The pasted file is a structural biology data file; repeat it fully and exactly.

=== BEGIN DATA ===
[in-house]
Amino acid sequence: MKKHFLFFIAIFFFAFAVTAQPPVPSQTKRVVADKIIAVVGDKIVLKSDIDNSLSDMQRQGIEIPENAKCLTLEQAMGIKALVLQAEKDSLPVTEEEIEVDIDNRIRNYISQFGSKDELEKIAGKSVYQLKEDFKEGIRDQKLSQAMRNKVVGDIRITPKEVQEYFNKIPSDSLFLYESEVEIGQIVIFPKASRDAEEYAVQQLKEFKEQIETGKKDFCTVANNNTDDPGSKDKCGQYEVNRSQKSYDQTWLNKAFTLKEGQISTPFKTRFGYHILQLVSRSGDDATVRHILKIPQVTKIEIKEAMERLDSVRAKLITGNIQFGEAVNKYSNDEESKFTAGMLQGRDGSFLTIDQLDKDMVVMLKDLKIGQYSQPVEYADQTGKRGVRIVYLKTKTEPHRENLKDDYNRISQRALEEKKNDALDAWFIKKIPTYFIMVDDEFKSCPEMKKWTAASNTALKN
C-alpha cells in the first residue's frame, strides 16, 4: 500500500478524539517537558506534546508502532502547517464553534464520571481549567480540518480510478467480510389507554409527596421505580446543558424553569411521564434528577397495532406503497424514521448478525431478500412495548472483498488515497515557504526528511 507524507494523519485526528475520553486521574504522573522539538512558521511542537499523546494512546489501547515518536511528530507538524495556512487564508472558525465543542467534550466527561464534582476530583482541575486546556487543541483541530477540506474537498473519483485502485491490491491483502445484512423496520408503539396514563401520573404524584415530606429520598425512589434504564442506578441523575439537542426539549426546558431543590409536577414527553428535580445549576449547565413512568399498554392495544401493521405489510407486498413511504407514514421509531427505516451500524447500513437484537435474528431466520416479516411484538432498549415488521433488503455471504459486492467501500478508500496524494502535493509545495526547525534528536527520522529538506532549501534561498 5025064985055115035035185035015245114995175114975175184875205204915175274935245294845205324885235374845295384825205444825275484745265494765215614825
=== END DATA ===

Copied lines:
[in-house]
Amino acid sequence: MKKHFLFFIAIFFFAFAVTAQPPVPSQTKRVVADKIIAVVGDKIVLKSDIDNSLSDMQRQGIEIPENAKCLTLEQAMGIKALVLQAEKDSLPVTEEEIEVDIDNRIRNYISQFGSKDELEKIAGKSVYQLKEDFKEGIRDQKLSQAMRNKVVGDIRITPKEVQEYFNKIPSDSLFLYESEVEIGQIVIFPKASRDAEEYAVQQLKEFKEQIETGKKDFCTVANNNTDDPGSKDKCGQYEVNRSQKSYDQTWLNKAFTLKEGQISTPFKTRFGYHILQLVSRSGDDATVRHILKIPQVTKIEIKEAMERLDSVRAKLITGNIQFGEAVNKYSNDEESKFTAGMLQGRDGSFLTIDQLDKDMVVMLKDLKIGQYSQPVEYADQTGKRGVRIVYLKTKTEPHRENLKDDYNRISQRALEEKKNDALDAWFIKKIPTYFIMVDDEFKSCPEMKKWTAASNTALKN
C-alpha cells in the first residue's frame, strides 16, 4: 500500500478524539517537558506534546508502532502547517464553534464520571481549567480540518480510478467480510389507554409527596421505580446543558424553569411521564434528577397495532406503497424514521448478525431478500412495548472483498488515497515557504526528511 507524507494523519485526528475520553486521574504522573522539538512558521511542537499523546494512546489501547515518536511528530507538524495556512487564508472558525465543542467534550466527561464534582476530583482541575486546556487543541483541530477540506474537498473519483485502485491490491491483502445484512423496520408503539396514563401520573404524584415530606429520598425512589434504564442506578441523575439537542426539549426546558431543590409536577414527553428535580445549576449547565413512568399498554392495544401493521405489510407486498413511504407514514421509531427505516451500524447500513437484537435474528431466520416479516411484538432498549415488521433488503455471504459486492467501500478508500496524494502535493509545495526547525534528536527520522529538506532549501534561498 5025064985055115035035185035015245114995175114975175184875205204915175274935245294845205324885235374845295384825205444825275484745265494765215614825